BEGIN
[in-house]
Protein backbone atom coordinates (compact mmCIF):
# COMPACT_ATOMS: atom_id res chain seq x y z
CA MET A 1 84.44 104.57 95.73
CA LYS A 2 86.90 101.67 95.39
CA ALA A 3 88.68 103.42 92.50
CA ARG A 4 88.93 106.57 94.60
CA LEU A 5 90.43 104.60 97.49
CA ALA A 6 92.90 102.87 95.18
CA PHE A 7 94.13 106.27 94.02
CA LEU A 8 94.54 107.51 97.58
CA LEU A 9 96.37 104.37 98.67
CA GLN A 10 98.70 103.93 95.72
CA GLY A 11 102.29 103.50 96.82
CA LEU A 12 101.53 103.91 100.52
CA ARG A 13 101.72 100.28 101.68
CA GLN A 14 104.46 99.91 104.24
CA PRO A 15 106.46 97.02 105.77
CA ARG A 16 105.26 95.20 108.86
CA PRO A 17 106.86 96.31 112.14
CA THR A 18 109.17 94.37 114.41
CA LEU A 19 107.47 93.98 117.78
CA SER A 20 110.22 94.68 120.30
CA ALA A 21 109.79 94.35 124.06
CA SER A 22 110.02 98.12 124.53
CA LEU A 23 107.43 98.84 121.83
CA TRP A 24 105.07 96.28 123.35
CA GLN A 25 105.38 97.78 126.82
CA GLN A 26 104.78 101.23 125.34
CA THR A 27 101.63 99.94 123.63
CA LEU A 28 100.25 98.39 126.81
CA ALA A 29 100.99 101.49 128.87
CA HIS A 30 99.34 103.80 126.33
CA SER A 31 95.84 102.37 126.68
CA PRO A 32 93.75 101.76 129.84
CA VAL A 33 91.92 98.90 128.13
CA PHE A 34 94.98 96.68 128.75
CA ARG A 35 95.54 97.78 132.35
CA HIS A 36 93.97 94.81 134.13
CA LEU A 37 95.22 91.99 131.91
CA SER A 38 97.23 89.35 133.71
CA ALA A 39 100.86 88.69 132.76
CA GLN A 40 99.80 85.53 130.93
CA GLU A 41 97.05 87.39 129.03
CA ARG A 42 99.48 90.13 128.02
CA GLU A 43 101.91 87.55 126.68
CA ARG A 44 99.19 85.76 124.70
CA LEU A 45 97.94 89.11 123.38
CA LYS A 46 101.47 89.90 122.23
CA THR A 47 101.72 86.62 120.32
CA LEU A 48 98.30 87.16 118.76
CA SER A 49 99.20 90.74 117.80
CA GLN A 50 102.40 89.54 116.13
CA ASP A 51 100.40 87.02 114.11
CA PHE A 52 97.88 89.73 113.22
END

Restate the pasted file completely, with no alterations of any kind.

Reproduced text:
[in-house]
Protein backbone atom coordinates (compact mmCIF):
# COMPACT_ATOMS: atom_id res chain seq x y z
CA MET A 1 84.44 104.57 95.73
CA LYS A 2 86.90 101.67 95.39
CA ALA A 3 88.68 103.42 92.50
CA ARG A 4 88.93 106.57 94.60
CA LEU A 5 90.43 104.60 97.49
CA ALA A 6 92.90 102.87 95.18
CA PHE A 7 94.13 106.27 94.02
CA LEU A 8 94.54 107.51 97.58
CA LEU A 9 96.37 104.37 98.67
CA GLN A 10 98.70 103.93 95.72
CA GLY A 11 102.29 103.50 96.82
CA LEU A 12 101.53 103.91 100.52
CA ARG A 13 101.72 100.28 101.68
CA GLN A 14 104.46 99.91 104.24
CA PRO A 15 106.46 97.02 105.77
CA ARG A 16 105.26 95.20 108.86
CA PRO A 17 106.86 96.31 112.14
CA THR A 18 109.17 94.37 114.41
CA LEU A 19 107.47 93.98 117.78
CA SER A 20 110.22 94.68 120.30
CA ALA A 21 109.79 94.35 124.06
CA SER A 22 110.02 98.12 124.53
CA LEU A 23 107.43 98.84 121.83
CA TRP A 24 105.07 96.28 123.35
CA GLN A 25 105.38 97.78 126.82
CA GLN A 26 104.78 101.23 125.34
CA THR A 27 101.63 99.94 123.63
CA LEU A 28 100.25 98.39 126.81
CA ALA A 29 100.99 101.49 128.87
CA HIS A 30 99.34 103.80 126.33
CA SER A 31 95.84 102.37 126.68
CA PRO A 32 93.75 101.76 129.84
CA VAL A 33 91.92 98.90 128.13
CA PHE A 34 94.98 96.68 128.75
CA ARG A 35 95.54 97.78 132.35
CA HIS A 36 93.97 94.81 134.13
CA LEU A 37 95.22 91.99 131.91
CA SER A 38 97.23 89.35 133.71
CA ALA A 39 100.86 88.69 132.76
CA GLN A 40 99.80 85.53 130.93
CA GLU A 41 97.05 87.39 129.03
CA ARG A 42 99.48 90.13 128.02
CA GLU A 43 101.91 87.55 126.68
CA ARG A 44 99.19 85.76 124.70
CA LEU A 45 97.94 89.11 123.38
CA LYS A 46 101.47 89.90 122.23
CA THR A 47 101.72 86.62 120.32
CA LEU A 48 98.30 87.16 118.76
CA SER A 49 99.20 90.74 117.80
CA GLN A 50 102.40 89.54 116.13
CA ASP A 51 100.40 87.02 114.11
CA PHE A 52 97.88 89.73 113.22